KidsQuest was honored that Dimensions Magazine featured us in their May/June 2017 issue. Dimensions is a magazine published by the Association of Science-Technology Centers and is only available to members of the ASTC.


Sixty thousand visitors were expected annually when the KidsQuest Children’s Museum first opened in 2005. When that expectation was exceeded by 100,000 guests in year one, it was clear that the institution needed to grow. Twelve years and $12.7 million later, KidsQuest has reopened in a new building in downtown Bellevue, Washington. More than 65,000 people stopped by in the three months following the new space’s grand opening on January 31.

Inside KidsQuest’s 13,500 square feet (1,254 square meters)—doubling the original building’s exhibit space—visitors now find nine interactive zones for kids of all ages. Toddlers can romp in the Tot Splash section of the Water gallery, find fruit in the Tot Orchard, and hone their motor skills on the Tot Tower. That last one is part of the Atrium Climber, which Shelley Saunders, director of advancement, describes as “part climber, part exhibit, and part sculpture.” Young visitors also can maneuver machines in On the Go, climb up the Story Tree to find a tale, or explore a store, barn, and yard from the year 1915 in Bellevue Mercantile. As its original location was inside a mall, “KidsQuest also desired to have outdoor space where children could experience nature,” says Saunders. Today, the outdoor exhibition Sticks and Stones provides plenty of space for stacking rocks, playing tunes on the Music Wall, and having adventures in the Imagination Playground. There are also three classrooms, including the Art Studio, complete with a working kiln, and Recycle Rebuild, where children try their hands at woodworking, electronics, and more.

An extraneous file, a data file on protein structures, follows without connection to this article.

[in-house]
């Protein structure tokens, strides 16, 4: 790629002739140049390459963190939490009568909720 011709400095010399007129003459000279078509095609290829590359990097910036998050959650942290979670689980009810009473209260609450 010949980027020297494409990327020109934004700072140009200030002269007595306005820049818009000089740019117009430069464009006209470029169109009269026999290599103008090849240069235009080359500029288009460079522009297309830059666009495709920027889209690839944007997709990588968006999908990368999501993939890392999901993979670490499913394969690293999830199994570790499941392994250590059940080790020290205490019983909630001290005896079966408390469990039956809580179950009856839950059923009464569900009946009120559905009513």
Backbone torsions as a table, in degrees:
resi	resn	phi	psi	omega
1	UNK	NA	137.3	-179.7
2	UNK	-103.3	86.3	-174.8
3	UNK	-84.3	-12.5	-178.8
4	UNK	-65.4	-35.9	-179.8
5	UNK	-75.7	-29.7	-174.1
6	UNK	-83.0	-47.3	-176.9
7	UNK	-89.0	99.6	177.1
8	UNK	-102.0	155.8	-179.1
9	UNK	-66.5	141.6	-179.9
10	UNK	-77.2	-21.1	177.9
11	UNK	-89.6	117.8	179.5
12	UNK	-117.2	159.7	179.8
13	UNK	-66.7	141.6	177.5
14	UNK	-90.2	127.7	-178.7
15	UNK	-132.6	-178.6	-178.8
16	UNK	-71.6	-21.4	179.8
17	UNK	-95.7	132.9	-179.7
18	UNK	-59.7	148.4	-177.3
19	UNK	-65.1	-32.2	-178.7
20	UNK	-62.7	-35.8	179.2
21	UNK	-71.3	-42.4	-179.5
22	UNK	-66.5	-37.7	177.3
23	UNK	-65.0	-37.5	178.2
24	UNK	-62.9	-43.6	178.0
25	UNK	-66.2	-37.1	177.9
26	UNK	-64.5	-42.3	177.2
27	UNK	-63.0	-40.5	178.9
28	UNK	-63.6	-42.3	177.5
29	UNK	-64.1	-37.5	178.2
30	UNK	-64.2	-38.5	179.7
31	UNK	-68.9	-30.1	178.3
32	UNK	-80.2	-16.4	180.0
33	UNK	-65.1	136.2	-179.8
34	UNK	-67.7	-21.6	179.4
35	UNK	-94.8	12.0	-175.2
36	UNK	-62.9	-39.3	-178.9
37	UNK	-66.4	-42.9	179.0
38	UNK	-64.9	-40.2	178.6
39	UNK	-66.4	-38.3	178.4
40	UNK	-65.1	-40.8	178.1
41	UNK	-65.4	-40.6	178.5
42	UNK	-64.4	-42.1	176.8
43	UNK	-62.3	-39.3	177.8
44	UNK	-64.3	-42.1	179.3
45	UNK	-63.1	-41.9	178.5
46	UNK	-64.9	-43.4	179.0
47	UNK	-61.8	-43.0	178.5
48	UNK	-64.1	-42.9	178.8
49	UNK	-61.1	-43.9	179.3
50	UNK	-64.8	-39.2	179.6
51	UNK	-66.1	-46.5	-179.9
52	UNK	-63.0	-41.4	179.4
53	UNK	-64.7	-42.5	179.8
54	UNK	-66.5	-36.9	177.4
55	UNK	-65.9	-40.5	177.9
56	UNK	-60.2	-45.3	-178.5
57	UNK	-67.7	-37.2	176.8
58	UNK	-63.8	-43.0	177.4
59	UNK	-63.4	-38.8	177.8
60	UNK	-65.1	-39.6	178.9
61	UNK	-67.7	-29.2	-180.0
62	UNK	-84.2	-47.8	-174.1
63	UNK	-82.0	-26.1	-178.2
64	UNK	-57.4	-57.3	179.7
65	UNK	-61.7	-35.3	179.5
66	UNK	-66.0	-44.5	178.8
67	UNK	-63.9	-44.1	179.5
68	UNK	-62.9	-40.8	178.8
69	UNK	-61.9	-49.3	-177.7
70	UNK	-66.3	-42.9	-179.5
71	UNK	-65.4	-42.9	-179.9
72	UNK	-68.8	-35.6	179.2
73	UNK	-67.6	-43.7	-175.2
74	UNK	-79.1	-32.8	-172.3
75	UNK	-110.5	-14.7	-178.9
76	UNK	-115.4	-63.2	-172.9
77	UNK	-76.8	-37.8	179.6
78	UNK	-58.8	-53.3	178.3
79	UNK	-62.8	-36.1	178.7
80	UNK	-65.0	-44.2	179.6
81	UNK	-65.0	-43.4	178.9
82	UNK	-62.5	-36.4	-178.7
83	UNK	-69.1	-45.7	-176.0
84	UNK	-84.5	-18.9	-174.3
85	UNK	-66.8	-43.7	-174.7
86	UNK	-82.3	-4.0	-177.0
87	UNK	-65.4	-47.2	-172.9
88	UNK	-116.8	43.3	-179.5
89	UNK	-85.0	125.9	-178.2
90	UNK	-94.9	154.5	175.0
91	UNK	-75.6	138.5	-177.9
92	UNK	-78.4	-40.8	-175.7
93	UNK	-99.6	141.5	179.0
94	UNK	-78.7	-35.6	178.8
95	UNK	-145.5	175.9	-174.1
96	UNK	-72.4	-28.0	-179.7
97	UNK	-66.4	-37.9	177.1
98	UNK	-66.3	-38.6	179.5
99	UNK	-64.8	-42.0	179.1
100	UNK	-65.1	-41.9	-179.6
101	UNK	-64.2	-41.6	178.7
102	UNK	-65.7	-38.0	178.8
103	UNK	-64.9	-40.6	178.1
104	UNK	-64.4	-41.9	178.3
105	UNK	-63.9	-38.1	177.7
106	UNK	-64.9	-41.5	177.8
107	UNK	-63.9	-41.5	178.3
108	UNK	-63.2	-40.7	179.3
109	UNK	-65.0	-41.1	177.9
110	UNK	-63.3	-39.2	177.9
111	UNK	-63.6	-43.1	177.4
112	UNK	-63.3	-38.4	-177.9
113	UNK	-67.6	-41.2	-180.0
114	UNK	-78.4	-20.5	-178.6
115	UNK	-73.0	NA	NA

Major donors to KidsQuest’s new space include the City of Bellevue, Taxpayers of Washington State (Building for the Arts), King County Building for Culture Program, Republic Services, and the Wissner-Slivka Foundation. —J.S.

 Details: Shelley Saunders, director of advancement,,

This article originally appeared in the May/June 2017 issue of Dimensions magazine, Shared with permission from the Association of Science-Technology Centers, Incorporated.